Patients with the genetic disorder von Hippel-Lindau disease may suddenly experience hearing loss because of a tumor-associated hemorrhage in the inner ear, according to a study in the July 4 issue of JAMA.
Endolymphatic sac tumors (ELSTs; tumors of the inner ear) occur sporadically but may be associated with von Hippel-Lindau disease (VHL; a genetic disease characterized by the development of blood vessel tumors in the retina of the eye and in the brain; lesions and cysts can also develop in other parts of the body). ELSTs are associated with significant dysfunction of hearing and balance, including sudden irreversible hearing loss. The mechanisms and appropriate treatments for this disorder are not well understood.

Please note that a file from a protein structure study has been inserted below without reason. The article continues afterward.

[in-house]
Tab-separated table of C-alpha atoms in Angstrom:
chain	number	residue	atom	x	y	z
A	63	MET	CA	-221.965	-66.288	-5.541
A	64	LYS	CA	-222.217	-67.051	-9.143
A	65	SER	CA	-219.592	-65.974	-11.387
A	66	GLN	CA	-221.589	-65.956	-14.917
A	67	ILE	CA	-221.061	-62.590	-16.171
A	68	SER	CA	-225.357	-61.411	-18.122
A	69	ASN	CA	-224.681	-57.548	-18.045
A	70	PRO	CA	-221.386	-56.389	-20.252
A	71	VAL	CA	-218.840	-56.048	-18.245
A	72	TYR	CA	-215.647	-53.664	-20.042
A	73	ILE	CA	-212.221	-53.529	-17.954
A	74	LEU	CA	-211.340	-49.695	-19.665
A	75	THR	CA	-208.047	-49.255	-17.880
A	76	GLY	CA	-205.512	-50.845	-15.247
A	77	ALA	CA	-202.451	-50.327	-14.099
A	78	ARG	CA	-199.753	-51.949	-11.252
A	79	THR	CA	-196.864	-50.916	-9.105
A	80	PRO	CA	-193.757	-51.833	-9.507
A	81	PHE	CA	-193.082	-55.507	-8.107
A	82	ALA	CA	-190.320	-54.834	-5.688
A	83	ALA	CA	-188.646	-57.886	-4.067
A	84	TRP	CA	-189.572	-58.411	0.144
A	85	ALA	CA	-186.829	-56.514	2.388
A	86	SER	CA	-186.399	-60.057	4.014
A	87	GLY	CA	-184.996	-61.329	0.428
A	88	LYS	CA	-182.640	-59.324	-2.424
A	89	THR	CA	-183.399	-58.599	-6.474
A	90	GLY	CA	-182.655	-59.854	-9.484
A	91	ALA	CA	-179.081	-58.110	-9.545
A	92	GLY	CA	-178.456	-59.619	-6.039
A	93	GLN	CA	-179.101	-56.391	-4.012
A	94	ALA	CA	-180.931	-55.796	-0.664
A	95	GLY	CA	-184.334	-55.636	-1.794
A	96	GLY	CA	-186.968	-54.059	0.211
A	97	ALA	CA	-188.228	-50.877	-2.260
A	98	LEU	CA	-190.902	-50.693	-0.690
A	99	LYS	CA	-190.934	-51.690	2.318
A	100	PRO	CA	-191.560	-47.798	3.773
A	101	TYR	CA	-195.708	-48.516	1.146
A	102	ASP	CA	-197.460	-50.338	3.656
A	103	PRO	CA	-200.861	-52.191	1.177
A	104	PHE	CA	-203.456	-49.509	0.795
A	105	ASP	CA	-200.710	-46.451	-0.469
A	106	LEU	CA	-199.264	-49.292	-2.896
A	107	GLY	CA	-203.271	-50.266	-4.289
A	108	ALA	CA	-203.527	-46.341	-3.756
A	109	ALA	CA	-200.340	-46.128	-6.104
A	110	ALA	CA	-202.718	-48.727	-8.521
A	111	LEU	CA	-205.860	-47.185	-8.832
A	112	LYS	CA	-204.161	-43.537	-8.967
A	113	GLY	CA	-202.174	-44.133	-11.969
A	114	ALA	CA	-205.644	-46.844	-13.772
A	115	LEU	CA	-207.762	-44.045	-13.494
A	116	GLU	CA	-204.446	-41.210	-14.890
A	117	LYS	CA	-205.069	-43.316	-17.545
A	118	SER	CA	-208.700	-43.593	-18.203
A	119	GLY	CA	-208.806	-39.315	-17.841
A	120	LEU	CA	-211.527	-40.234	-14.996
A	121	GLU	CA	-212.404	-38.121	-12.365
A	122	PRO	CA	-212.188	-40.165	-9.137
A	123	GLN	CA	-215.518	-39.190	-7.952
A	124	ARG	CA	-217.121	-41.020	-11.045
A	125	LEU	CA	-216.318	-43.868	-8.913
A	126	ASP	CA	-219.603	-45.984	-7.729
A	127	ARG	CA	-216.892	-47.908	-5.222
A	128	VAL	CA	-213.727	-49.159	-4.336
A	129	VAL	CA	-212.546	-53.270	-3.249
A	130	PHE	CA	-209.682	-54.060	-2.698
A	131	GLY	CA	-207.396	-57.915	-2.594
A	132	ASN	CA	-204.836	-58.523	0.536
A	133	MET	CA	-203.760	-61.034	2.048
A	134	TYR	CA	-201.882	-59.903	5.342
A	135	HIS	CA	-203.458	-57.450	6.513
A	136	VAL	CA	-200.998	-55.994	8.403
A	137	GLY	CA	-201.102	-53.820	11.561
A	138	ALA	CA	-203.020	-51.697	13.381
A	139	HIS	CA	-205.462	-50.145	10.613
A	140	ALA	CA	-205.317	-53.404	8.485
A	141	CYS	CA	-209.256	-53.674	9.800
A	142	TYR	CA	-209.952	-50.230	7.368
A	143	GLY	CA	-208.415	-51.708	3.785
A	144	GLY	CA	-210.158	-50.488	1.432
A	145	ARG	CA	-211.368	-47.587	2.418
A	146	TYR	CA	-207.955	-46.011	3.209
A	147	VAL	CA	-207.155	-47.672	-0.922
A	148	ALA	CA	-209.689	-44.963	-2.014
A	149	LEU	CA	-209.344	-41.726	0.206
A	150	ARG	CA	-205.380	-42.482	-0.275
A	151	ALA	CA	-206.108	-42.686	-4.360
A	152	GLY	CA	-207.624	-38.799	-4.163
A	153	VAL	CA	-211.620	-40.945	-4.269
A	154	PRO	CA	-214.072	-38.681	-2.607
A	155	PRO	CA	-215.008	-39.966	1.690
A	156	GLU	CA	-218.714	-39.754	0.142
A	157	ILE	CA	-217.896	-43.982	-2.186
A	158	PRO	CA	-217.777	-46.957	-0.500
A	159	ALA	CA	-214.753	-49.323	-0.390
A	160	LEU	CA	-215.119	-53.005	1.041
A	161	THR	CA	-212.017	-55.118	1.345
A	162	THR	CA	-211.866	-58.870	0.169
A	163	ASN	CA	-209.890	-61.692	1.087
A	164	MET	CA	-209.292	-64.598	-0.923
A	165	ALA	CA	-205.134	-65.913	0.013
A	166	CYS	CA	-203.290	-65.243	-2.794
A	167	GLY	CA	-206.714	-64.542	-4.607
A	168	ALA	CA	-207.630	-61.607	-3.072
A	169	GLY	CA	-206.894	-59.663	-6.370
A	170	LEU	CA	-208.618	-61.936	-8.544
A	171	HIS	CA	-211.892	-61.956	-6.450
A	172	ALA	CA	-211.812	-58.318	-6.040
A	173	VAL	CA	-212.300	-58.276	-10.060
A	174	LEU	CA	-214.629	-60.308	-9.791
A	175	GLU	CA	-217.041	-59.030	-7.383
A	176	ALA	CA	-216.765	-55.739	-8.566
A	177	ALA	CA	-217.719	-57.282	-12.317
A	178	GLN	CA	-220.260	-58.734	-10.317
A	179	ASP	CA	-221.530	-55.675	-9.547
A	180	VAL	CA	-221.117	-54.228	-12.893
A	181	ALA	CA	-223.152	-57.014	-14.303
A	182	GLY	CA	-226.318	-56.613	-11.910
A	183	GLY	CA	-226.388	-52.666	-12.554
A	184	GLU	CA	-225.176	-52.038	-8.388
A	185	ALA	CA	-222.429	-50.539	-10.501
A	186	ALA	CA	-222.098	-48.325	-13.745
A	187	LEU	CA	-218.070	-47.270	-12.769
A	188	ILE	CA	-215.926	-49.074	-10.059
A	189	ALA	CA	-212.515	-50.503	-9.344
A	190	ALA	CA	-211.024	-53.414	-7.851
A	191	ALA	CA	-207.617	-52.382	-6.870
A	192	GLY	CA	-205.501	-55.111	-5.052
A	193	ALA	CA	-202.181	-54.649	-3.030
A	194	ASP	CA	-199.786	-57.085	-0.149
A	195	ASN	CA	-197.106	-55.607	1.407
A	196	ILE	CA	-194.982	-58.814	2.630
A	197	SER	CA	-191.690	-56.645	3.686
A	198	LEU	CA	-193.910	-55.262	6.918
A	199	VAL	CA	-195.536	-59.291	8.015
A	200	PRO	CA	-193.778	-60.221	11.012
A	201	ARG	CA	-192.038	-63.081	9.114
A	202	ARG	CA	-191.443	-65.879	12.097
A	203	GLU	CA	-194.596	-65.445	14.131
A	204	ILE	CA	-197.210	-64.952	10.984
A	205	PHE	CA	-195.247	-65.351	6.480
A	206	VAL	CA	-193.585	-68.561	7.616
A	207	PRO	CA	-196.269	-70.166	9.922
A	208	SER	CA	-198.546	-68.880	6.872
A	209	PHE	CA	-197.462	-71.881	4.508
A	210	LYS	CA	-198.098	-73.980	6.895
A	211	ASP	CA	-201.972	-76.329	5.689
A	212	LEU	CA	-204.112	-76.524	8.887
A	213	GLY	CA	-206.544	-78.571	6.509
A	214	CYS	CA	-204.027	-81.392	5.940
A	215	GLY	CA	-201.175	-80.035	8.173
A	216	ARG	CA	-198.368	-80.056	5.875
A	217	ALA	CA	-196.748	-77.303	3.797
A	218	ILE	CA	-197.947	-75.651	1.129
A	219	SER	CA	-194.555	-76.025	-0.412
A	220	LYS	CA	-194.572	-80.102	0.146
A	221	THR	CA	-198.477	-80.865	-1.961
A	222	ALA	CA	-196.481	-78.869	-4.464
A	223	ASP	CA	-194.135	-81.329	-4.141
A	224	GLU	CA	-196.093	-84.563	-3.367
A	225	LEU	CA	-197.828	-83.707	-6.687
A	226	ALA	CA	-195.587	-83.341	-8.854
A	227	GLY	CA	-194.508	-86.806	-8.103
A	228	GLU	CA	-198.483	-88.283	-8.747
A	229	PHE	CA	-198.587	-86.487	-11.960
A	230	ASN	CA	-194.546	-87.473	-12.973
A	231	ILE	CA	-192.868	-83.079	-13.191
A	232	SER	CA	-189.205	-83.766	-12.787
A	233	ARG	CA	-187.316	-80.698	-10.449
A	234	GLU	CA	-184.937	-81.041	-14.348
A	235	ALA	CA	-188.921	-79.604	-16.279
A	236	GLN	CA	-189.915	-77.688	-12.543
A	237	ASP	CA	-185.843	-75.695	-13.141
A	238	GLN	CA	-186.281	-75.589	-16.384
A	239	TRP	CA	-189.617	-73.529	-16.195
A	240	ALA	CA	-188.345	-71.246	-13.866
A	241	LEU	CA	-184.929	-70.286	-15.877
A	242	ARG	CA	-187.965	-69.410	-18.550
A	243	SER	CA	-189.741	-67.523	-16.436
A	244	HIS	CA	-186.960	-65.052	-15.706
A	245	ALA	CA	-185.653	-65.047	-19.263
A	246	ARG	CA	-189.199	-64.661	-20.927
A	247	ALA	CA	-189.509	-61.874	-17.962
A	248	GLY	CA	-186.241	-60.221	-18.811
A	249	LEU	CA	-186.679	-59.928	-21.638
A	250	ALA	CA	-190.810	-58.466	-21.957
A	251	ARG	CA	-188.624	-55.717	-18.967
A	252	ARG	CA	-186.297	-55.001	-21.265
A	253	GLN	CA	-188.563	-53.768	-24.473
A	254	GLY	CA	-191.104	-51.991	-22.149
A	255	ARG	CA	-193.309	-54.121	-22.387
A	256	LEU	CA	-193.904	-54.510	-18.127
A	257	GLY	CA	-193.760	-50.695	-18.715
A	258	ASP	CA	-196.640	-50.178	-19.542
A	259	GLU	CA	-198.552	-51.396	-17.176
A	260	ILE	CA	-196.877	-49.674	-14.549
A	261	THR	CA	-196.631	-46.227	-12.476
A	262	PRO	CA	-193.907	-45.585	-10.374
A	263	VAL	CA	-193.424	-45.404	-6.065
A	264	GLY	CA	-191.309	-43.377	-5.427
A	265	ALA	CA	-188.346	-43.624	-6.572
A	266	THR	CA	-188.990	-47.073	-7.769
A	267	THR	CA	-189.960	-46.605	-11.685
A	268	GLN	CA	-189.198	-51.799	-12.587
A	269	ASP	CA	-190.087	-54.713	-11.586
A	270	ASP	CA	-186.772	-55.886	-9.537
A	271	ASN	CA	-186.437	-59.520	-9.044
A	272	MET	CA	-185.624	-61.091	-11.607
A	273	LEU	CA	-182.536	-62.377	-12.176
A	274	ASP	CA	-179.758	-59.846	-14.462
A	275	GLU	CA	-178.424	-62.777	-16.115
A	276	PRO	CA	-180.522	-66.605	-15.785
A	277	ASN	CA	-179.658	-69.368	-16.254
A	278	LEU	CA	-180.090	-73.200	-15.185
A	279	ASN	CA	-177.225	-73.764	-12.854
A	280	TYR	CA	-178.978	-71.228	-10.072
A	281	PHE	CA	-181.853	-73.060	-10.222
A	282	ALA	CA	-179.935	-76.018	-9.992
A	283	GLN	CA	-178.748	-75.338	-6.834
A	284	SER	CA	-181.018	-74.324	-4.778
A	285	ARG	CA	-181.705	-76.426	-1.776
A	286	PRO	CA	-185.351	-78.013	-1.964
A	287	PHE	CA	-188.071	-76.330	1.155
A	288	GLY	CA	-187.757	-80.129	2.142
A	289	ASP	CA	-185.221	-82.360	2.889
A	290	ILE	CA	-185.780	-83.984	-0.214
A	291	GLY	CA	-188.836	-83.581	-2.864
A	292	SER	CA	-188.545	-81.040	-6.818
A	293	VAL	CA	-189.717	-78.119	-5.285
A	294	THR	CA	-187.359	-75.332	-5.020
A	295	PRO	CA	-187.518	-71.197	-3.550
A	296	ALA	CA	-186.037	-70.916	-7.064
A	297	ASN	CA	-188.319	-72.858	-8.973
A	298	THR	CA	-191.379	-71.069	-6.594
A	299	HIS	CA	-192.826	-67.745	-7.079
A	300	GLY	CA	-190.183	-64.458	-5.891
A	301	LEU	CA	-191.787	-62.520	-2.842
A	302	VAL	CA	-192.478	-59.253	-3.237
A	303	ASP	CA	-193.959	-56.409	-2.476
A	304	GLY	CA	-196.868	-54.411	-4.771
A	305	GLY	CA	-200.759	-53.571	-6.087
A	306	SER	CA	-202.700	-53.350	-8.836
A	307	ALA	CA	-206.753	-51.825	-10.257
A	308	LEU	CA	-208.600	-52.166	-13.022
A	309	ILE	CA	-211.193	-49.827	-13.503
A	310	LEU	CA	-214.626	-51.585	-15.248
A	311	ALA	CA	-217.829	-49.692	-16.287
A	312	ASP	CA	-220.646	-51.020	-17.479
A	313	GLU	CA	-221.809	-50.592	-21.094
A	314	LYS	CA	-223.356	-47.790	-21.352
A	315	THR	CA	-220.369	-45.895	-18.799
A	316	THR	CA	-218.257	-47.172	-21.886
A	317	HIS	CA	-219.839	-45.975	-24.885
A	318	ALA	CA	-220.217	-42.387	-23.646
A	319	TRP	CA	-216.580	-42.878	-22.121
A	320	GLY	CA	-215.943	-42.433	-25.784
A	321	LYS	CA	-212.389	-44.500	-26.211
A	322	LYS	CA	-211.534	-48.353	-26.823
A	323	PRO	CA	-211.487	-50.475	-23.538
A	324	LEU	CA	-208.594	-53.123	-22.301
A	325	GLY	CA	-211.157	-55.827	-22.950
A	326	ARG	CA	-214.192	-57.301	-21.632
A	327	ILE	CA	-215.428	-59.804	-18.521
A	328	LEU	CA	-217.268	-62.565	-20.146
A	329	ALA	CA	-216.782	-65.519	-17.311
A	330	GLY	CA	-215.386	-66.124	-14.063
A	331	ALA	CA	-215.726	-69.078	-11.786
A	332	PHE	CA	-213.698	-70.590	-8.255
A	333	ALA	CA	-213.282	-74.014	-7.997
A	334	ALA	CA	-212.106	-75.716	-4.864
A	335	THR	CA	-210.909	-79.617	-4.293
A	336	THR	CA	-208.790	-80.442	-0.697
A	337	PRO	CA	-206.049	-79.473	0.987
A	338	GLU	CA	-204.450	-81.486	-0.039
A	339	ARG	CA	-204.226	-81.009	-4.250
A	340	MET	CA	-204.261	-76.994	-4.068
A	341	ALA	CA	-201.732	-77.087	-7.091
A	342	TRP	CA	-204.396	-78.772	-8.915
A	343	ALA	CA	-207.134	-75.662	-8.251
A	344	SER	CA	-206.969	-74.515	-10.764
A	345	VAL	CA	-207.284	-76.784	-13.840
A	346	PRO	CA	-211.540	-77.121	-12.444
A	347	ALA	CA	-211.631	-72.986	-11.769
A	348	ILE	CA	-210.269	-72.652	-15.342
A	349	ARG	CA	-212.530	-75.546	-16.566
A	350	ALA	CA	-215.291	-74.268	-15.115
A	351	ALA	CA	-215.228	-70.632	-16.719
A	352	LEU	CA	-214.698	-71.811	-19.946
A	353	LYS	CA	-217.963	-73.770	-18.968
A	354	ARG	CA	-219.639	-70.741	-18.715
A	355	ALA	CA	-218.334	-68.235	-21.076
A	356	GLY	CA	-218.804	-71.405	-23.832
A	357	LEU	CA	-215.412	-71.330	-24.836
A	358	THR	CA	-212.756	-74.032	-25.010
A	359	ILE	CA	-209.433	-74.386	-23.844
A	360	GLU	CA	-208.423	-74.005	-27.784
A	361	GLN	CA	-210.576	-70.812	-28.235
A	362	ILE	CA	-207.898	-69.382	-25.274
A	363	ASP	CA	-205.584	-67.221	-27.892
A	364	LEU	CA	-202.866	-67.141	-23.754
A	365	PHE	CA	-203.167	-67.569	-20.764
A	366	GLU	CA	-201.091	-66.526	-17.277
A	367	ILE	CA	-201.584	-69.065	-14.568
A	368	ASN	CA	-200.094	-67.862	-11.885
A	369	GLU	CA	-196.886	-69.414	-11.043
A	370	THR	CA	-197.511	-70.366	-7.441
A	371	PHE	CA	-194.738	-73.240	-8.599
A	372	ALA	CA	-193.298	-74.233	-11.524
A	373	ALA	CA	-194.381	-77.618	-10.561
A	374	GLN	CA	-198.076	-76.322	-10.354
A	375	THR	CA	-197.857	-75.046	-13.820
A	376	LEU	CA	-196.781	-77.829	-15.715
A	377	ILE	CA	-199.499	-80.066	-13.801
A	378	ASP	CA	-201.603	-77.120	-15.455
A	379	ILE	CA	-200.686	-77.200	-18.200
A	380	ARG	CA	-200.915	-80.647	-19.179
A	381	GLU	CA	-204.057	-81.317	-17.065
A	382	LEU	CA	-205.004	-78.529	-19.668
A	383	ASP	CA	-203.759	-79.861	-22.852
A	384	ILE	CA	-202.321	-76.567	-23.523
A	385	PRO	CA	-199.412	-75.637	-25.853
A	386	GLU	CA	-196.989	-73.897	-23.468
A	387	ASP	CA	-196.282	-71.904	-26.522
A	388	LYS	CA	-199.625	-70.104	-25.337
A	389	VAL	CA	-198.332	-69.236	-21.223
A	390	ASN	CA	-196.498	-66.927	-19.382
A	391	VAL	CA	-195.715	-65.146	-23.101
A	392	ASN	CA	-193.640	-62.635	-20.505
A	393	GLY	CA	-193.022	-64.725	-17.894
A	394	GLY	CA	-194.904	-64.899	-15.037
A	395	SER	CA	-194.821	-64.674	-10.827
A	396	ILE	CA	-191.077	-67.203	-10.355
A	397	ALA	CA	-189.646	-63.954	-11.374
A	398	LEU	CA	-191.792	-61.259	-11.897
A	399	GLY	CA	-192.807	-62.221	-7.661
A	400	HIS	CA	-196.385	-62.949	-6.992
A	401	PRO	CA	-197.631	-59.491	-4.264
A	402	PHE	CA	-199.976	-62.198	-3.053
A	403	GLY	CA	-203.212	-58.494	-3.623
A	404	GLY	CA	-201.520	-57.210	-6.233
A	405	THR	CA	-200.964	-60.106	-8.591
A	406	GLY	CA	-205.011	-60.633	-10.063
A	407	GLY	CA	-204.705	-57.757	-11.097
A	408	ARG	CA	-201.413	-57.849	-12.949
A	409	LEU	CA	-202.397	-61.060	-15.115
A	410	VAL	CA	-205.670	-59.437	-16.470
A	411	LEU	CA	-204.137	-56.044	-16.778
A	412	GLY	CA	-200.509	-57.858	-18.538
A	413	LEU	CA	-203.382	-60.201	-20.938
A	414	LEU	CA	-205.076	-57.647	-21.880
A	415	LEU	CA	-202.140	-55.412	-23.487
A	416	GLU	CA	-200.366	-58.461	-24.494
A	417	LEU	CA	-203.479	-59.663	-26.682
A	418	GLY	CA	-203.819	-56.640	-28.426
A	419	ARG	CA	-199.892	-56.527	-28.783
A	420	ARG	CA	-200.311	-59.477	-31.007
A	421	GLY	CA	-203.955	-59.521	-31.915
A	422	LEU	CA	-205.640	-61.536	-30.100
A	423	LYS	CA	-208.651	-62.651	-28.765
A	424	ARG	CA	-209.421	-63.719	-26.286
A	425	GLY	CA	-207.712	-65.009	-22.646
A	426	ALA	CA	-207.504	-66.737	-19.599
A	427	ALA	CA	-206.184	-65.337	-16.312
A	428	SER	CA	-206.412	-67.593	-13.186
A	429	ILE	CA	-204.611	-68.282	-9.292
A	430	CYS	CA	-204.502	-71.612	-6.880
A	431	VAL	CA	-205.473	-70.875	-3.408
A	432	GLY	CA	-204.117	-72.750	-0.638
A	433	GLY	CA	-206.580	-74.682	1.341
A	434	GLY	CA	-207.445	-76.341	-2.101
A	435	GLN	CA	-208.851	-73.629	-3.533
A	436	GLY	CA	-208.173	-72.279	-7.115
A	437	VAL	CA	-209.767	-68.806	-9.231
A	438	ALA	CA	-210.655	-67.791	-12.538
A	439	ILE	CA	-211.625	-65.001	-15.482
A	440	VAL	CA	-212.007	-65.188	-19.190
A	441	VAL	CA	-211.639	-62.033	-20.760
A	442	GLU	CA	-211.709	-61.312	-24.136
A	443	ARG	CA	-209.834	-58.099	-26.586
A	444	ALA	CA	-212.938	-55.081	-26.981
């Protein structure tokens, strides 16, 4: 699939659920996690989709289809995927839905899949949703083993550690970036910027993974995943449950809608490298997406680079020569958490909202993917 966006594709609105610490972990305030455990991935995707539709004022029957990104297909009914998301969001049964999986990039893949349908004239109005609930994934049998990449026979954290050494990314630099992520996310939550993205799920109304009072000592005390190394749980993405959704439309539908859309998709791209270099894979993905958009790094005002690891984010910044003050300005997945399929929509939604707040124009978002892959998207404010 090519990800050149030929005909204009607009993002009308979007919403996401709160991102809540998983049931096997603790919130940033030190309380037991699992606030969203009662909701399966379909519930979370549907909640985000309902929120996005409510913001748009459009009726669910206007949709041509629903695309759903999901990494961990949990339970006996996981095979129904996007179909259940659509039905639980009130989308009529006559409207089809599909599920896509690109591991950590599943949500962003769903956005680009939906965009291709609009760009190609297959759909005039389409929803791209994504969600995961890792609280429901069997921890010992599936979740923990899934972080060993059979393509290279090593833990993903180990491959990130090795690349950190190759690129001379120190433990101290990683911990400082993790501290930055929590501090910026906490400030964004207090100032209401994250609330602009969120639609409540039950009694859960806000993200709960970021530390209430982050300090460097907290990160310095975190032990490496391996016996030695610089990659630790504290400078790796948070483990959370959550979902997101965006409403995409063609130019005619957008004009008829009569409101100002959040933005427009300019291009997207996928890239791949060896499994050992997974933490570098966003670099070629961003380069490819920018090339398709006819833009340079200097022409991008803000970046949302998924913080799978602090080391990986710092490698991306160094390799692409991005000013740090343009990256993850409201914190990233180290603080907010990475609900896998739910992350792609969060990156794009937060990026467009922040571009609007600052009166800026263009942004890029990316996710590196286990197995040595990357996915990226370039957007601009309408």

John A. Butman, M.D., Ph.D., of the National Institutes Health, Bethesda, Md., and colleagues conducted a study, between May 1990 and December 2006, to determine the mechanisms underlying hearing loss in patients with ELSTs. Clinical findings and audiologic data were correlated with magnetic resonance imaging and computed tomography imaging studies. Thirty-five patients with von Hippel-Lindau disease and ELSTs in 38 ears were identified.
the most common ELSTassociated clinical finding in this series was hearing loss. Sensorineural hearing loss (SNHL) occurred in 31 patients (89 percent) or 34 of the affected ears (89 percent) and was frequently moderate or profound. Other less frequent ELSTassociated findings included aural [pertaining to the ear or hearing] fullness, aural pain, facial nerve weakness, and aural pain and facial nerve weakness combined, the authors write.
Intralabyrinthine (inner ear) hemorrhage was found in 11 of 14 ears with sudden SNHL but occurred in none of the 17 ears with gradual SNHL or normal hearing. Tumor size was not related to SNHL.
Based on the relationship between the imaging and clinical findings in these patients, 3 distinct mechanisms (either alone or in combinati
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